Now you’ll see your ad groups’ Impression Share metrics in a straightforward data table, by year (see figure below). If you want to view time in smaller increments, a combination of View: Time > Time > Month and selecting a particular month from the date range finder at the top right will do nicely.
If you’re running an AdWords test to determine the actual search volume of 5 main exact match keywords in your industry, you can now set up one single campaign with 5 ad groups, one for each of the keywords. Before, you would have had to set up 5 different campaigns, adding time and complexity to the task.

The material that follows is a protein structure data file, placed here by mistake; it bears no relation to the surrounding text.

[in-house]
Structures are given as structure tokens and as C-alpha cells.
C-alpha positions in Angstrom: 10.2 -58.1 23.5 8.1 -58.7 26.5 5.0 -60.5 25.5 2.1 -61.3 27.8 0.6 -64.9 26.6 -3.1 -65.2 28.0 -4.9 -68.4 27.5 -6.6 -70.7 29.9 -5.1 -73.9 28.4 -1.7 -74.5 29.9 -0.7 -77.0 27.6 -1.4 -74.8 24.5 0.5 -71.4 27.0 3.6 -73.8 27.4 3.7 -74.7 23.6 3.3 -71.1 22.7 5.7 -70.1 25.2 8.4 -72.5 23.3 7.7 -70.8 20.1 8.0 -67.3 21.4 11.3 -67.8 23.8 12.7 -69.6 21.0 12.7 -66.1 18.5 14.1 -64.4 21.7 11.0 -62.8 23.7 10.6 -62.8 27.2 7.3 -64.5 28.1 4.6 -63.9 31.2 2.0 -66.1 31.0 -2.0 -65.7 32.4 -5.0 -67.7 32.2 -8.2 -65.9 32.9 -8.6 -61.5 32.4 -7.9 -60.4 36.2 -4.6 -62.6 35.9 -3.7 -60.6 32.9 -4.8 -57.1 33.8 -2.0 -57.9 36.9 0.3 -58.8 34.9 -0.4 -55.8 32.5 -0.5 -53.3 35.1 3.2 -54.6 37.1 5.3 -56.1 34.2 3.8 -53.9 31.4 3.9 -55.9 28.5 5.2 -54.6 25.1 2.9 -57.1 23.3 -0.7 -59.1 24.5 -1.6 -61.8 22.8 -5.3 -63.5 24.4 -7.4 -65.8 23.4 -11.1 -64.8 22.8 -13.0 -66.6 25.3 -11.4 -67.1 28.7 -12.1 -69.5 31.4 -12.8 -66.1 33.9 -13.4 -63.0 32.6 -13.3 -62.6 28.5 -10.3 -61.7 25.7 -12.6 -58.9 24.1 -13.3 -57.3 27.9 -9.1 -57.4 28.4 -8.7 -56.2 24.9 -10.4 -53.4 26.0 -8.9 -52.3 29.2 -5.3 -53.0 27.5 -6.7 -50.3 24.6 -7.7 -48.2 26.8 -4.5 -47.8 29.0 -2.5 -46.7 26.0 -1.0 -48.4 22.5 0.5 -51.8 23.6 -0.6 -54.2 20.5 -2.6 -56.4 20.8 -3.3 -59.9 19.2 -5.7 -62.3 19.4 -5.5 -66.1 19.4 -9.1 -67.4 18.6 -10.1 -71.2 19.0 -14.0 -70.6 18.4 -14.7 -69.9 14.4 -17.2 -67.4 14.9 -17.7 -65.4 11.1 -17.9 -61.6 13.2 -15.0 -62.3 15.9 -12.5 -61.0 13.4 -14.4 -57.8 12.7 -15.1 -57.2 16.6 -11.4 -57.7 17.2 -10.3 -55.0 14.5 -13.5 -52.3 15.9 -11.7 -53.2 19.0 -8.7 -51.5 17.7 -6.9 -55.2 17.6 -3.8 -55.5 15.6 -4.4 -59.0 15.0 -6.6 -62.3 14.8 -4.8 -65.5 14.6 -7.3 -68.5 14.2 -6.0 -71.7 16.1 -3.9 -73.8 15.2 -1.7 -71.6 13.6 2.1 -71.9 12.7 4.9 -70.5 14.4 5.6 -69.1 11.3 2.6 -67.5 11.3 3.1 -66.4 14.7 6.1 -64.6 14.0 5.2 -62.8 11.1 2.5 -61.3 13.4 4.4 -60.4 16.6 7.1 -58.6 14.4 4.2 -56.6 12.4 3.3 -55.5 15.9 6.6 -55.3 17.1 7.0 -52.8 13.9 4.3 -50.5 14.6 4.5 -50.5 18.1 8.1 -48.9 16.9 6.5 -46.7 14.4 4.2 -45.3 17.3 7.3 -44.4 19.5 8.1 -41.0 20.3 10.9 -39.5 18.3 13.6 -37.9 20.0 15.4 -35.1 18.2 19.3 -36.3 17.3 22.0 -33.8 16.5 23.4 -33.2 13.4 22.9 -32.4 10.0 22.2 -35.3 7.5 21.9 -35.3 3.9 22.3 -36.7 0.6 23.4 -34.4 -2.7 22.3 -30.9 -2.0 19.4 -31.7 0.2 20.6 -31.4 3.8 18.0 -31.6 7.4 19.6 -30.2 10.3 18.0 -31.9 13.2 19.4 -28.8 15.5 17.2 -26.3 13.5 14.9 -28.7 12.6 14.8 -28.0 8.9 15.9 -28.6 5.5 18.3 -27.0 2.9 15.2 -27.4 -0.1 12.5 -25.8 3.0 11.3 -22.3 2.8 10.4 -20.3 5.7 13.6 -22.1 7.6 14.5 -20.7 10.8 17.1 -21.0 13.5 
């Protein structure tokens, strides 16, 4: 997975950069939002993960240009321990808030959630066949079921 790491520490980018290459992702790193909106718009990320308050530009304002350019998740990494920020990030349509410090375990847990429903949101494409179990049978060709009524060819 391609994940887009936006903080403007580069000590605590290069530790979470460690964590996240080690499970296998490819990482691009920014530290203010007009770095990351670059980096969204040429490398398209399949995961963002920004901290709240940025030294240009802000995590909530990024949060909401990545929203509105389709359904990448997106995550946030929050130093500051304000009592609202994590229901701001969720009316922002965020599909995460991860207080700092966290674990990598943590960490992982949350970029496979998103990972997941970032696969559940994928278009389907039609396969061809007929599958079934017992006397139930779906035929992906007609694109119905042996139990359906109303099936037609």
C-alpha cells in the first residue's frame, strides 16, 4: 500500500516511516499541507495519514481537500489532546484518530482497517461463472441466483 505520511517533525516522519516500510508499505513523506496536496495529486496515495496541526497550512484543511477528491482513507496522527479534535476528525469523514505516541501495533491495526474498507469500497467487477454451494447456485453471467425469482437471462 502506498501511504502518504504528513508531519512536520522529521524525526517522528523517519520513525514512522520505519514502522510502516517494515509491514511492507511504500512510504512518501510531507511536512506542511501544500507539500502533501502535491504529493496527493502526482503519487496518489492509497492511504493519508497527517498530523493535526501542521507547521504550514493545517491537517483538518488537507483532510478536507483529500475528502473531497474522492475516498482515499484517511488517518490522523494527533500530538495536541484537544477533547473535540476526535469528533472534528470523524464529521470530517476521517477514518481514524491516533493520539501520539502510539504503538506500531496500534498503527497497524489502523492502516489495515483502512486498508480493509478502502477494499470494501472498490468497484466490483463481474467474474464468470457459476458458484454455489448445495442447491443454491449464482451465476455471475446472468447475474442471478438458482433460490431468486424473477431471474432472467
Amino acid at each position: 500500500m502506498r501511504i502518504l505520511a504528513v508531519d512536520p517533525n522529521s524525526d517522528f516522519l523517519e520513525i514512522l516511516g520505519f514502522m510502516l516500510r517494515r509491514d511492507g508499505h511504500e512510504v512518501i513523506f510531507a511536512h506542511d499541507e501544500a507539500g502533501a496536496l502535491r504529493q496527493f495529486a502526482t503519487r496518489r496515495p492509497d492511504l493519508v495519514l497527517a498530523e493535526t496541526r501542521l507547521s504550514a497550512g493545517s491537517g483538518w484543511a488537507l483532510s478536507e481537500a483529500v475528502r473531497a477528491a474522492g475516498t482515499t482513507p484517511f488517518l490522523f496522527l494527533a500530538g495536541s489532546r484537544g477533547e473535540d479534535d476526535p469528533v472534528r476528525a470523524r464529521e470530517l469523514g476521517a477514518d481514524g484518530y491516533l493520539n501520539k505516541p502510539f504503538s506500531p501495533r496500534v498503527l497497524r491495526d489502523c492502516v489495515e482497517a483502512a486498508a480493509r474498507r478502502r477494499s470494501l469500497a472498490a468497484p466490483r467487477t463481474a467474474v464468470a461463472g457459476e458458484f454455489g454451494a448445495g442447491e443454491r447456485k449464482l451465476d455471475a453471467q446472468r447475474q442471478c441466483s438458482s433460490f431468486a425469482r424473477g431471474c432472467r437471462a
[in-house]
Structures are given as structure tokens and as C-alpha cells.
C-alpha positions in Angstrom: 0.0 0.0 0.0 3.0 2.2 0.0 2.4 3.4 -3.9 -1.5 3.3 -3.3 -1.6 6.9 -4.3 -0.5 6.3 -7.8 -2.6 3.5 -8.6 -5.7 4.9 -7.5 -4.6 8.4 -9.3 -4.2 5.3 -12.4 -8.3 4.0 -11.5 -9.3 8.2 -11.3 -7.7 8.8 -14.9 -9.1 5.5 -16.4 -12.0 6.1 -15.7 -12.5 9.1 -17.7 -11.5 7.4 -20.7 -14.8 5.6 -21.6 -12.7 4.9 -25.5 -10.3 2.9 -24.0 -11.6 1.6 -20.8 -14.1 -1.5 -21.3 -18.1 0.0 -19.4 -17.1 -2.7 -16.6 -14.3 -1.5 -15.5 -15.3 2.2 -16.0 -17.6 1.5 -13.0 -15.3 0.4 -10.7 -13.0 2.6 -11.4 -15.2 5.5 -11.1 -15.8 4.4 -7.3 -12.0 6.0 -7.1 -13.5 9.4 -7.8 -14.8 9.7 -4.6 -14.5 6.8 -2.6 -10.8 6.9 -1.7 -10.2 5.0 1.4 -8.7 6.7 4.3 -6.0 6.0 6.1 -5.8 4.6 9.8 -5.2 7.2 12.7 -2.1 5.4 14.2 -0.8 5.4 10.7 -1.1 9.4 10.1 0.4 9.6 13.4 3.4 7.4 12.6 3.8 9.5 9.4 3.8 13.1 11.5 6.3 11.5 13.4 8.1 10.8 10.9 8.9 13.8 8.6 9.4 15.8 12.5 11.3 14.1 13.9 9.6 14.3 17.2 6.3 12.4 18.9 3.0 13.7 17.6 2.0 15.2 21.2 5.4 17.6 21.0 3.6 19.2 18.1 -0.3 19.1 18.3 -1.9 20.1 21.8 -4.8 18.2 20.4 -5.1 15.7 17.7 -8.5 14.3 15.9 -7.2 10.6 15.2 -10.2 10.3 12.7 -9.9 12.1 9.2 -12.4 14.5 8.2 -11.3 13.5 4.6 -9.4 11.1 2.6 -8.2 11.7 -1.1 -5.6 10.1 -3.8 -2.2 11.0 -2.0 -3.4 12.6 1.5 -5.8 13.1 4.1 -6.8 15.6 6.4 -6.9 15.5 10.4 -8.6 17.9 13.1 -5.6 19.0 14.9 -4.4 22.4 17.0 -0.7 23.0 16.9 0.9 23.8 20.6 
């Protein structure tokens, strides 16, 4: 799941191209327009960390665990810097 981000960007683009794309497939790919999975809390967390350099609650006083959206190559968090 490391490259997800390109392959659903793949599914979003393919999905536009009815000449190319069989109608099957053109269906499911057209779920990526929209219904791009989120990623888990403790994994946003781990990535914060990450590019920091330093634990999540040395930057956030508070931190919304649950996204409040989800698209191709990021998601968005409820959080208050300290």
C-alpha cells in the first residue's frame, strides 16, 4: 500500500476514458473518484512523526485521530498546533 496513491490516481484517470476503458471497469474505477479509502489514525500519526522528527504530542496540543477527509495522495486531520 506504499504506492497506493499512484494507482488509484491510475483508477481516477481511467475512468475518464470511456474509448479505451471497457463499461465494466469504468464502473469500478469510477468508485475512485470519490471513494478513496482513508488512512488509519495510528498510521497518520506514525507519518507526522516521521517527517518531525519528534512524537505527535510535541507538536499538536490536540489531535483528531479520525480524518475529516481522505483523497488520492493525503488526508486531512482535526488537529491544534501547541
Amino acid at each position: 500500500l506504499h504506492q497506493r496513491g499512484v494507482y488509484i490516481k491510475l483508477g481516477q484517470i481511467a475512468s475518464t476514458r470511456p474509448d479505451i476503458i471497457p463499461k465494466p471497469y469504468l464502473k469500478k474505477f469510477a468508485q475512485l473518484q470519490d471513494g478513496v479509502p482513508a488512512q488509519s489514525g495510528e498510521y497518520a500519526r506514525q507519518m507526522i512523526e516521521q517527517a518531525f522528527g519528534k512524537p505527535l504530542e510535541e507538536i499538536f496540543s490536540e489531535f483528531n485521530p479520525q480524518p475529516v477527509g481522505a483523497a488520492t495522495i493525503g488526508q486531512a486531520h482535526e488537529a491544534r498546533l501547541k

Now, a single campaign can tell you all you need to know about actual traffic volume prior to your expending a lot of time and energy in a niche that may not be worth your while.
You can also use the search volume data to determine how long your ad and landing page tests will take to achieve statistical significance, and therefore how much time and money you’ll need to spend to make them worthwhile.
So go forth and play with Impression Share. I trust you’ll be Impressed, and I hope you’re glad that I Shared.